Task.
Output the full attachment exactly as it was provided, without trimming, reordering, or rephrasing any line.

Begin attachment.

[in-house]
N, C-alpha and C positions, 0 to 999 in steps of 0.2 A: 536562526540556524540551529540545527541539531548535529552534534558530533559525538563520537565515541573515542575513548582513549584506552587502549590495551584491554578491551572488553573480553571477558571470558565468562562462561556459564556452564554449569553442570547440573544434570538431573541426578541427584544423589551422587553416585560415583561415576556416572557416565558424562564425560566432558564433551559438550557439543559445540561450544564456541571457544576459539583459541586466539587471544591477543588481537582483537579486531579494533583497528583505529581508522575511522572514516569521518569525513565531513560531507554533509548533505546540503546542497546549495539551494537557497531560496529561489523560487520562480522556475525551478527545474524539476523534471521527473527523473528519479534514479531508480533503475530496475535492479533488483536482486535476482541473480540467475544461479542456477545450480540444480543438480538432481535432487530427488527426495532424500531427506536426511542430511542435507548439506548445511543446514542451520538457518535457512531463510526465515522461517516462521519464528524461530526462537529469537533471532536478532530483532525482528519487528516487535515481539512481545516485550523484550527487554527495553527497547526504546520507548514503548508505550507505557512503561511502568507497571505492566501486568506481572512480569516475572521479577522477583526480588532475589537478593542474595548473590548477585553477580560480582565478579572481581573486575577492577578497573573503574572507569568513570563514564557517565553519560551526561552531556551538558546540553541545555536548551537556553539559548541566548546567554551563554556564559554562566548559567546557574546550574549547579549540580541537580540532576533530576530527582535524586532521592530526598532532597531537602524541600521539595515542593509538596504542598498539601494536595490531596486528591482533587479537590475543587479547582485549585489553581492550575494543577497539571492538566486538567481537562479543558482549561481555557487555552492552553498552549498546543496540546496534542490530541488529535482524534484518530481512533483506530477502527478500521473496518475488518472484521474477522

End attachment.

[in-house]
N, C-alpha and C positions, 0 to 999 in steps of 0.2 A: 536562526540556524540551529540545527541539531548535529552534534558530533559525538563520537565515541573515542575513548582513549584506552587502549590495551584491554578491551572488553573480553571477558571470558565468562562462561556459564556452564554449569553442570547440573544434570538431573541426578541427584544423589551422587553416585560415583561415576556416572557416565558424562564425560566432558564433551559438550557439543559445540561450544564456541571457544576459539583459541586466539587471544591477543588481537582483537579486531579494533583497528583505529581508522575511522572514516569521518569525513565531513560531507554533509548533505546540503546542497546549495539551494537557497531560496529561489523560487520562480522556475525551478527545474524539476523534471521527473527523473528519479534514479531508480533503475530496475535492479533488483536482486535476482541473480540467475544461479542456477545450480540444480543438480538432481535432487530427488527426495532424500531427506536426511542430511542435507548439506548445511543446514542451520538457518535457512531463510526465515522461517516462521519464528524461530526462537529469537533471532536478532530483532525482528519487528516487535515481539512481545516485550523484550527487554527495553527497547526504546520507548514503548508505550507505557512503561511502568507497571505492566501486568506481572512480569516475572521479577522477583526480588532475589537478593542474595548473590548477585553477580560480582565478579572481581573486575577492577578497573573503574572507569568513570563514564557517565553519560551526561552531556551538558546540553541545555536548551537556553539559548541566548546567554551563554556564559554562566548559567546557574546550574549547579549540580541537580540532576533530576530527582535524586532521592530526598532532597531537602524541600521539595515542593509538596504542598498539601494536595490531596486528591482533587479537590475543587479547582485549585489553581492550575494543577497539571492538566486538567481537562479543558482549561481555557487555552492552553498552549498546543496540546496534542490530541488529535482524534484518530481512533483506530477502527478500521473496518475488518472484521474477522